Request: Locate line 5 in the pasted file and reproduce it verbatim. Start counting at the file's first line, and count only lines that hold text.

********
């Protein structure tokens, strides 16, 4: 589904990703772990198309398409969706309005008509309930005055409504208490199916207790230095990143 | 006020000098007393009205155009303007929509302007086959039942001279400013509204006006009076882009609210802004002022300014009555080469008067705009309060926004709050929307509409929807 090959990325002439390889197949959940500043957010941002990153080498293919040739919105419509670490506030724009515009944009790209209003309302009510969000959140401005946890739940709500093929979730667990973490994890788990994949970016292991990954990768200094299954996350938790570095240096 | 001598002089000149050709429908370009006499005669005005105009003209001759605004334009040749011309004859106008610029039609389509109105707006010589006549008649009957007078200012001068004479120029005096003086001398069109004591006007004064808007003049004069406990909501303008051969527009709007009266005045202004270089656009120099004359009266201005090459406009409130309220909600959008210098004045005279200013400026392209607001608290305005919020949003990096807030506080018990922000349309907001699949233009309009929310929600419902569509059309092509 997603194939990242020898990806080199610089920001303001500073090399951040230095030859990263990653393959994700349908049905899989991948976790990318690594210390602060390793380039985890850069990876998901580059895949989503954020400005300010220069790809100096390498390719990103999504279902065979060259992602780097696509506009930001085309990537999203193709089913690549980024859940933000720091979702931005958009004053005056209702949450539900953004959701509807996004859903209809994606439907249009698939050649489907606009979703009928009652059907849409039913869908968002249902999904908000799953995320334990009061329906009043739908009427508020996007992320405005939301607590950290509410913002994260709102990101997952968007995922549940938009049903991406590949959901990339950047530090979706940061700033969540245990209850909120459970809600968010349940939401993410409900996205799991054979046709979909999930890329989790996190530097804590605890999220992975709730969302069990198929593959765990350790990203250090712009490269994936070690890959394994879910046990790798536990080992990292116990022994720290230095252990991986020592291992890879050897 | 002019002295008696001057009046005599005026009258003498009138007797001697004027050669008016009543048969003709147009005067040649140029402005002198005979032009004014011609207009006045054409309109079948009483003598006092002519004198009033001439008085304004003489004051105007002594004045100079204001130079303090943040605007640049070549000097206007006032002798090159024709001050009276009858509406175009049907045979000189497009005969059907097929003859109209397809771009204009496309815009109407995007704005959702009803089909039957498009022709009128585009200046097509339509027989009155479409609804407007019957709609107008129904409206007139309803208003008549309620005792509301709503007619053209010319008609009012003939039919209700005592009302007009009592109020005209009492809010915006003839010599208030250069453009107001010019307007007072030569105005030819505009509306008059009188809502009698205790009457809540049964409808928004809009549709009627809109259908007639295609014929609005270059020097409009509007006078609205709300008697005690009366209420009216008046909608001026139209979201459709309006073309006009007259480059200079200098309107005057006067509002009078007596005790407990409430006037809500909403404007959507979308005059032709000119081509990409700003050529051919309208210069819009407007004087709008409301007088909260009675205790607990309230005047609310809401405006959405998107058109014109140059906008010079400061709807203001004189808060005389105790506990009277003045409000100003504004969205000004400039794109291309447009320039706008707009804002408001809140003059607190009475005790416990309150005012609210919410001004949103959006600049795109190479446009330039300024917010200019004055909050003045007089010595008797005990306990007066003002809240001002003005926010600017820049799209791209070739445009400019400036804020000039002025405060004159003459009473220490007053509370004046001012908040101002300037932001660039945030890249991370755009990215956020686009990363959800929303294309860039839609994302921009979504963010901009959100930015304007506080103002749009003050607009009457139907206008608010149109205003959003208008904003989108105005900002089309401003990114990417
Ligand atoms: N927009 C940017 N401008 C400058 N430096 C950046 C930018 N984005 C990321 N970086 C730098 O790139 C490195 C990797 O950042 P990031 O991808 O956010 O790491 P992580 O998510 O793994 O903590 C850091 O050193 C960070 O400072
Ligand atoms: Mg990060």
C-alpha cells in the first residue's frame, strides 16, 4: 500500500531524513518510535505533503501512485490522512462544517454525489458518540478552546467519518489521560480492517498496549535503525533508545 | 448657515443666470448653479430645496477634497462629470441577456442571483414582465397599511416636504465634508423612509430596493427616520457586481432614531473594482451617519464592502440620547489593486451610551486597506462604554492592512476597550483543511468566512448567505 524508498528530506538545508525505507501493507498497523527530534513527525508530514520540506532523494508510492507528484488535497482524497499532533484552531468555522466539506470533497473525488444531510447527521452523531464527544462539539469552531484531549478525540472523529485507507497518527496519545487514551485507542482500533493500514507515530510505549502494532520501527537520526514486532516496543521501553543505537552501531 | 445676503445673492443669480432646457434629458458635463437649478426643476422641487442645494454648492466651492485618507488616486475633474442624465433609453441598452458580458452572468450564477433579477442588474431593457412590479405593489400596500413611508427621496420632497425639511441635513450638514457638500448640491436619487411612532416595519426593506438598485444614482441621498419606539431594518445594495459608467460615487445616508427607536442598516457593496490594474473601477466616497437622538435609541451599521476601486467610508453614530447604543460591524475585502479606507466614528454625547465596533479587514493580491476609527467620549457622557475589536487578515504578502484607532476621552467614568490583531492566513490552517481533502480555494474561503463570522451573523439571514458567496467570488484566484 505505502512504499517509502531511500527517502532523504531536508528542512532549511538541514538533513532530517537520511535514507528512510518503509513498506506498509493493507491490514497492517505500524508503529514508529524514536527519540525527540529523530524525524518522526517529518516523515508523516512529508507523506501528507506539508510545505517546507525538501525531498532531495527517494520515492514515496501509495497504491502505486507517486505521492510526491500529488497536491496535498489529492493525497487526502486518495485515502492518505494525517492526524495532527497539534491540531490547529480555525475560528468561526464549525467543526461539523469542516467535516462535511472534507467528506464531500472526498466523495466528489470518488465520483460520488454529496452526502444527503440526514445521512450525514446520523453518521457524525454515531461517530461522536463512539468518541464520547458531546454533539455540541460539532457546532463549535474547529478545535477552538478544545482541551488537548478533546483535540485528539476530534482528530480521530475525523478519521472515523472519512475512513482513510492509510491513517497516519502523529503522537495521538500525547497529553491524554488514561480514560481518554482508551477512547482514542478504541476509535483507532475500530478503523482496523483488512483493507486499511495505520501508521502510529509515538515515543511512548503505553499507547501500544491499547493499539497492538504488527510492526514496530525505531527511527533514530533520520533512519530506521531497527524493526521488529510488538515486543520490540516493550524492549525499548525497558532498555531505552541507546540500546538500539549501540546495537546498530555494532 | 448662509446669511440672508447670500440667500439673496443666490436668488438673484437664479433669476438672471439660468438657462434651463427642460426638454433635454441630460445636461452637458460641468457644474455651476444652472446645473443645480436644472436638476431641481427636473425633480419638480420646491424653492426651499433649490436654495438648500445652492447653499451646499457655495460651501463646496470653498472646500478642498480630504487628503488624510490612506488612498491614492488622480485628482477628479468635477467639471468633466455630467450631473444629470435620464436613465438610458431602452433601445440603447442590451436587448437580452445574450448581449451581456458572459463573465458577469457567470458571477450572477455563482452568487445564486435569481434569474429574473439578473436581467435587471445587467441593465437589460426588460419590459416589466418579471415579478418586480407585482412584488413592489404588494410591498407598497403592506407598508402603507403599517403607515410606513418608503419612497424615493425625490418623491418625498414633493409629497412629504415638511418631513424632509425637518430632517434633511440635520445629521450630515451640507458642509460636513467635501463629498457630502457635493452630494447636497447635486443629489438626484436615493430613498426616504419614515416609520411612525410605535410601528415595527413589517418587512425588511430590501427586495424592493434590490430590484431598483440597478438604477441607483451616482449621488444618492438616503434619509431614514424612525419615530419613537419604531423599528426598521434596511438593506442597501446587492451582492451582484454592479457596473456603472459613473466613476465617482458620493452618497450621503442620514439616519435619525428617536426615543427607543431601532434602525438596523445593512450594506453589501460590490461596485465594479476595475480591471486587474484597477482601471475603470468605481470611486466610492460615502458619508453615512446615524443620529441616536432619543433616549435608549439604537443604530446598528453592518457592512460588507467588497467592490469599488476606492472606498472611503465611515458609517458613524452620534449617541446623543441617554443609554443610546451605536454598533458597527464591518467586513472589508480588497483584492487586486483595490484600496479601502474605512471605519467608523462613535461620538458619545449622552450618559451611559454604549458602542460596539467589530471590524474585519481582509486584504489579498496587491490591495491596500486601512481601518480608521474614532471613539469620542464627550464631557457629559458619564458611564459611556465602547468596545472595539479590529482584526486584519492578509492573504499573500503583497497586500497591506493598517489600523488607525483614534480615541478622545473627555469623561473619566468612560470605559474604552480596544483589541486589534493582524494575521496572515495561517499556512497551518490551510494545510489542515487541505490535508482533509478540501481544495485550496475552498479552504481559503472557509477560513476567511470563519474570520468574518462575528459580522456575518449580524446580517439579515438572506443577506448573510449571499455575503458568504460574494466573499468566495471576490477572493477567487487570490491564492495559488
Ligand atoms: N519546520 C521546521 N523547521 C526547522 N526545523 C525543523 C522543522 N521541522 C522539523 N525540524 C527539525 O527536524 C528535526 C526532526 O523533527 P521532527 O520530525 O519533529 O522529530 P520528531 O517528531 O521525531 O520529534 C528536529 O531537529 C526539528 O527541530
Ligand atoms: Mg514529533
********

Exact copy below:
Ligand atoms: N519546520 C521546521 N523547521 C526547522 N526545523 C525543523 C522543522 N521541522 C522539523 N525540524 C527539525 O527536524 C528535526 C526532526 O523533527 P521532527 O520530525 O519533529 O522529530 P520528531 O517528531 O521525531 O520529534 C528536529 O531537529 C526539528 O527541530